The federal government predicts large employment gains in treatment services over the next decade, and local health-care groups report significant recruitment now.
Counselors for substance abuse, behavioral disorder, and mental health totaled 260,200 workers in 2016. Government officials believe that number will jump to 320,400 in 2026, according to the U.S. Bureau of Labor Statistics.
University of Findlay social work major Meghan Lascher works on her stimulants group project during an introductory class on substance abuse issues.
This expected growth rate is “much faster” than the average for all jobs, suggesting an encouraging employment future, according to the bureau.
In a job outlook report, the bureau cited pursuing treatment over incarceration for drug offenses and an ongoing need to aid military veterans.
“Job prospects are expected to be very good for substance abuse and behavioral disorder counselors, particularly for those with a bachelor’s or master’s degree,” the bureau found. “In addition, many workers leave the field after a few years and need to be replaced.”
These workers recorded a median annual salary of $42,150 in 2016, according to the federal report.
Local officials report an escalation of treatment for opioid-related diagnoses. There is significant recruiting in turn from providers for qualified staff, said Scott Sylak, executive director of the Mental Health and Recovery Services Board of Lucas County.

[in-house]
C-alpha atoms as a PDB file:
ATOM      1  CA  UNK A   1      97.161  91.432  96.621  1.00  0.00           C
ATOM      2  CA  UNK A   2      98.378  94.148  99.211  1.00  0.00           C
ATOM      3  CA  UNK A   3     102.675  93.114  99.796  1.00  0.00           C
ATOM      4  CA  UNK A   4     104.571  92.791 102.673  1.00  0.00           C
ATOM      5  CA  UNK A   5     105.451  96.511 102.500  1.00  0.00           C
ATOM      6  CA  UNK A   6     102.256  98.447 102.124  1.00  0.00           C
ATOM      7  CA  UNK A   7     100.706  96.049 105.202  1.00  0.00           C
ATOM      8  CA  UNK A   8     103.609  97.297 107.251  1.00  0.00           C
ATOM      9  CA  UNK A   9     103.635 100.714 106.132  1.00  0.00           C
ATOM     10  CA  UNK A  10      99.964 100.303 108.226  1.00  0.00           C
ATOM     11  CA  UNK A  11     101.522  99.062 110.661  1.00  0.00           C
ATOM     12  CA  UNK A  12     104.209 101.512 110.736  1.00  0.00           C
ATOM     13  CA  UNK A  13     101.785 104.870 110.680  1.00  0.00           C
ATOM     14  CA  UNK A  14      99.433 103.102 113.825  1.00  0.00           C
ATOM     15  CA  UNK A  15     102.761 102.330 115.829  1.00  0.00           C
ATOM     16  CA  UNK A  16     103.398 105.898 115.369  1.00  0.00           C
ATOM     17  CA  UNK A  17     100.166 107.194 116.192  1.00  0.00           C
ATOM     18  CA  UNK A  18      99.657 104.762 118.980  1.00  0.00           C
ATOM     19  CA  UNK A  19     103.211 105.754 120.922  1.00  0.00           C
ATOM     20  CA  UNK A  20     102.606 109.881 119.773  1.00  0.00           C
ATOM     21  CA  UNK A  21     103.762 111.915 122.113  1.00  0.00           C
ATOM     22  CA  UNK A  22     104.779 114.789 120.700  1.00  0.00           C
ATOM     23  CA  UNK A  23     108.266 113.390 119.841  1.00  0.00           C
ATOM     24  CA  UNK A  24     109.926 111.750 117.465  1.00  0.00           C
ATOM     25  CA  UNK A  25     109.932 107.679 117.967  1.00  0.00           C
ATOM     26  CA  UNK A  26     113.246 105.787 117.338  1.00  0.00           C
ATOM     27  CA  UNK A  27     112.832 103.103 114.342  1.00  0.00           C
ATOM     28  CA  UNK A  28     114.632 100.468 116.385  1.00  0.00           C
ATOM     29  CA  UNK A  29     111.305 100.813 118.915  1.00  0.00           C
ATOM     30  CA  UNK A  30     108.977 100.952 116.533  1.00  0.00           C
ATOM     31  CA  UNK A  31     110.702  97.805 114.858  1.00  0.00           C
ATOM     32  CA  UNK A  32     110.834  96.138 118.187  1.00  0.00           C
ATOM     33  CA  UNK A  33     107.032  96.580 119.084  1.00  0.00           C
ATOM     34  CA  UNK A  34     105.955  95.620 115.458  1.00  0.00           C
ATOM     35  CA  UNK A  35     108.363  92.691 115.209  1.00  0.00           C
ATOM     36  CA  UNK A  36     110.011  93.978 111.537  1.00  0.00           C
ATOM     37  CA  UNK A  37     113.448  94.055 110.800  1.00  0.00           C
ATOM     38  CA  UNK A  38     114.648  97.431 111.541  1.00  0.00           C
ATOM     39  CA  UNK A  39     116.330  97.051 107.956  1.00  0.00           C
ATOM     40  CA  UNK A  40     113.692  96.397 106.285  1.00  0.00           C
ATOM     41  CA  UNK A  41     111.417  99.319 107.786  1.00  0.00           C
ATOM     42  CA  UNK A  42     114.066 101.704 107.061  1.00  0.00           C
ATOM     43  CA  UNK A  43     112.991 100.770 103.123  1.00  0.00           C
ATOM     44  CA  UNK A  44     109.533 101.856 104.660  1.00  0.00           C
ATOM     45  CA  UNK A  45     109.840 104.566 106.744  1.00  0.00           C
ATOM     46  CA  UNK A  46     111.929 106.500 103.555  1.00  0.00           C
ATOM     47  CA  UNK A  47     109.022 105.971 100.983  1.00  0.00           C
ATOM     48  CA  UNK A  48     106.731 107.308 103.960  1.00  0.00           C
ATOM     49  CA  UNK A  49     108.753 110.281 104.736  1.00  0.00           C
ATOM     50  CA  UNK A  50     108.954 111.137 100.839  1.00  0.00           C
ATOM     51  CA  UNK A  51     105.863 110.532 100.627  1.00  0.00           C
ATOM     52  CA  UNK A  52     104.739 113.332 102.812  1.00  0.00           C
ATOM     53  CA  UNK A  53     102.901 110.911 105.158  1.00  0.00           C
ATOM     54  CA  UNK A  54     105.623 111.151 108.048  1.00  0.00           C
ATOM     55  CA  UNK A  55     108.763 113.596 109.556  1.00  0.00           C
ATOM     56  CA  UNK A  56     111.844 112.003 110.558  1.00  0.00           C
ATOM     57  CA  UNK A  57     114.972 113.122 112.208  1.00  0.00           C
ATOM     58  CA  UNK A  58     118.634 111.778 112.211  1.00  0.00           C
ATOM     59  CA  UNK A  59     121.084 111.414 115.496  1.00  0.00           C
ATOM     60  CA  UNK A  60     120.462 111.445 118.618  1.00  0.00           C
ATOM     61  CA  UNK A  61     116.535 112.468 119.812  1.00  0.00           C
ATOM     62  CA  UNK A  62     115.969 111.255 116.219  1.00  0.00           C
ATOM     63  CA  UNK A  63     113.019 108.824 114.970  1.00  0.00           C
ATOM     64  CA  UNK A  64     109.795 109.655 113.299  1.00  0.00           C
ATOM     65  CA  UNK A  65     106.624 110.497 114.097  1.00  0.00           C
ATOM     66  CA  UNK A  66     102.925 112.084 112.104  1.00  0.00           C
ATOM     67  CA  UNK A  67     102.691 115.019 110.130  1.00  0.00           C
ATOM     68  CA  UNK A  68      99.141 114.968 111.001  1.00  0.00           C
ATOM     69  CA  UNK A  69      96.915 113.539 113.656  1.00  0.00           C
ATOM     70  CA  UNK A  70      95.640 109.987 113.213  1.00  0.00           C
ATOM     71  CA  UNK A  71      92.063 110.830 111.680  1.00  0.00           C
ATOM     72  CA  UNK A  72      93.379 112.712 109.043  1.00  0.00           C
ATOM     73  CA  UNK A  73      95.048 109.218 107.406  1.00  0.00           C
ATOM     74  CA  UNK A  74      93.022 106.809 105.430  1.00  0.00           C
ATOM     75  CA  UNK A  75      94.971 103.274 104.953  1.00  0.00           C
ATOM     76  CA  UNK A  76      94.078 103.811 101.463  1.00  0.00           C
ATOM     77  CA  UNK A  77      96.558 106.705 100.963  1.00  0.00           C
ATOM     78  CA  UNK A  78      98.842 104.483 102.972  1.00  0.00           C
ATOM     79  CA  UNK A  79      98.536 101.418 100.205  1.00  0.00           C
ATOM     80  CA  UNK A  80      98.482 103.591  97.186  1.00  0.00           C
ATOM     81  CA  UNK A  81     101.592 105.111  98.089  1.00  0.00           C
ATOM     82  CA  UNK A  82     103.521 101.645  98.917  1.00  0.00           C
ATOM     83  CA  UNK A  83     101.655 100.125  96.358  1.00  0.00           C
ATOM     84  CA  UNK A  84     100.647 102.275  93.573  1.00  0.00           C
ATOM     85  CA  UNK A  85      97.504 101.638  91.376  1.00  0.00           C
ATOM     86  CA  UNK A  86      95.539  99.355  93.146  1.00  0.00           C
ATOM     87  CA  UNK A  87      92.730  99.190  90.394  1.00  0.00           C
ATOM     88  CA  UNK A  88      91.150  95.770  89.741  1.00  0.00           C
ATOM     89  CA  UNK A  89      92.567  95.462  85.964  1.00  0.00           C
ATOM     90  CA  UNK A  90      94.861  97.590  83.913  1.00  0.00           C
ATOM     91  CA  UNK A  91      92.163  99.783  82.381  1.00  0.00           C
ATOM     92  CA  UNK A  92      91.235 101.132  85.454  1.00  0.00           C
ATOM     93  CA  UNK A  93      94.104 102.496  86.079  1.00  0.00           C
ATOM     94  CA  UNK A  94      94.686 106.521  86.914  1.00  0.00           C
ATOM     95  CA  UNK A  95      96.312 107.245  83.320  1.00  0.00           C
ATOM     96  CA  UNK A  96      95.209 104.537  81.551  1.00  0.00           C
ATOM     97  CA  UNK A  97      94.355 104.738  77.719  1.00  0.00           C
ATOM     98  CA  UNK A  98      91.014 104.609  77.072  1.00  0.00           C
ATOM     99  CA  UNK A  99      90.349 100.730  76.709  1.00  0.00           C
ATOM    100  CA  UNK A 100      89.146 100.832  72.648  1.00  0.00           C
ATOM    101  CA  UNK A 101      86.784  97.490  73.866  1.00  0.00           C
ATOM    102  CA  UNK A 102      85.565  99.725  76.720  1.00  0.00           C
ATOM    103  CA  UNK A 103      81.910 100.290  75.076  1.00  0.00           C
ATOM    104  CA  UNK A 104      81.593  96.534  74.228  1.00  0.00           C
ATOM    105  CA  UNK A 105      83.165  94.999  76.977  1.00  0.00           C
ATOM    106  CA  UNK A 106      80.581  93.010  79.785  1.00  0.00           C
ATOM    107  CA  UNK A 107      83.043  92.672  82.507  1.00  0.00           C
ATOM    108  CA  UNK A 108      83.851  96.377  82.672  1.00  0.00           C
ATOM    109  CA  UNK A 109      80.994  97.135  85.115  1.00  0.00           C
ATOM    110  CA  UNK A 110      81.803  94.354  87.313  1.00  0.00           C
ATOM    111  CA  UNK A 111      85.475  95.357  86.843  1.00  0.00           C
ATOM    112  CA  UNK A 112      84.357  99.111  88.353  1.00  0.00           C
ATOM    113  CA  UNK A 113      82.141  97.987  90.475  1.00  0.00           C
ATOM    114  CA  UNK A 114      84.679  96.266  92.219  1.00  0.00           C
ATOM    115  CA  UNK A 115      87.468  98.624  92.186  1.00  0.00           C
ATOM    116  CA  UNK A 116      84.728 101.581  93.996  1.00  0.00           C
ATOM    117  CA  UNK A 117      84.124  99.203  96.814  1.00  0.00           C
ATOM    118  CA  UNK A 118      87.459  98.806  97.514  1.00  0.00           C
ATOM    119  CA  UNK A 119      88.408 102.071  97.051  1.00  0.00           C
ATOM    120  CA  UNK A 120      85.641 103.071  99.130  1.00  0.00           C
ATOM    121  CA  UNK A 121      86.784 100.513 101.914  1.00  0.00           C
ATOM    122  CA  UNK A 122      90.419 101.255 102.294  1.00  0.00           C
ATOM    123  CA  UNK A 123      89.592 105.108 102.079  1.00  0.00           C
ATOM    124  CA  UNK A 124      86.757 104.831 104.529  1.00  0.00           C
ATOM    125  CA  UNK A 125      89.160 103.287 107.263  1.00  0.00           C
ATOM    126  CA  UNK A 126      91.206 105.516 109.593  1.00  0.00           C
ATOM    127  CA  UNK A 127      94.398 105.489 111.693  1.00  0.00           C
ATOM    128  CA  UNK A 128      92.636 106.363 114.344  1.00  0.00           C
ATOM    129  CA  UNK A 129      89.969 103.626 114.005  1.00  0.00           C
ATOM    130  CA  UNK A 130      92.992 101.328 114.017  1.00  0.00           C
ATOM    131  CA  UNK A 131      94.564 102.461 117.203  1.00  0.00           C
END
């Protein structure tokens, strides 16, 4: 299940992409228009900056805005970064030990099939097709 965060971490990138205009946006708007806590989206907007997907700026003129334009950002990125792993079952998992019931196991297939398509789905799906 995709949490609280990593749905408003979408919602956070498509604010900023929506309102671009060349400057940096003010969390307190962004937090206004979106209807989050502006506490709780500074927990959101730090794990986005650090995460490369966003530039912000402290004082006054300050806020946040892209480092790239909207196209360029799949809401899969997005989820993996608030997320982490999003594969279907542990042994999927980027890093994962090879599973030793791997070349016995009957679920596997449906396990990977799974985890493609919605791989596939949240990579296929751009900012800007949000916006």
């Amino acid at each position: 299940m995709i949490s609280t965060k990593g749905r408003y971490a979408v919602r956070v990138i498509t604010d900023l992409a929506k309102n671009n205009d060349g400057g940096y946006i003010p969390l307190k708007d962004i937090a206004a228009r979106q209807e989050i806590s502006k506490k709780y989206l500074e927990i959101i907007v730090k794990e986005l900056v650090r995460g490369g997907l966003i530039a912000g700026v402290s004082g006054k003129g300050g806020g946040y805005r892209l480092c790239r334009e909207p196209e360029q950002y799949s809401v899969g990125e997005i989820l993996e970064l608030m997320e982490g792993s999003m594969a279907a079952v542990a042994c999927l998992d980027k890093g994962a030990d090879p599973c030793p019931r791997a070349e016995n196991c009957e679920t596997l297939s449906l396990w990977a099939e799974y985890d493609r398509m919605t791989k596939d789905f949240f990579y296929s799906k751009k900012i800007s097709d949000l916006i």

ProMedica’s hospitals assist patients with substance issues in the medical psychiatric units. They also partner with Arrowhead Behavioral Health and Harbor Behavioral Health for outpatient services, according to a statement from a hospital spokesman.
“With the current opioid epidemic, there is a need for additional services and support in the community,” according to the statement.
There is absolutely a work force demand across the spectrum, from physicians to nurse practitioners, Unison Health President Jeff De Lay said.
In the Toledo market, there are additional services and a limited number of trained professionals. Increased demand and competition leads to more generous packages, Mr. De Lay said.
At Unison, the new-hire orientation has doubled from monthly to every two weeks. The organization recently hired 20 full-time employees for its residential detox program, Mr. De Lay said.
This increased demand leads to a review of the overall benefit package in recruitment, said Deb Flores, the Zepf Center’s acting chief executive officer.
Entry-level social workers and those trained in chemical dependency or psychiatry are among those in demand, she said.
“Competition is challenging. There are lots of opportunities for people with those credentials in this community, whether it’s a hospital setting, outpatient clinic,” Ms. Flores said.
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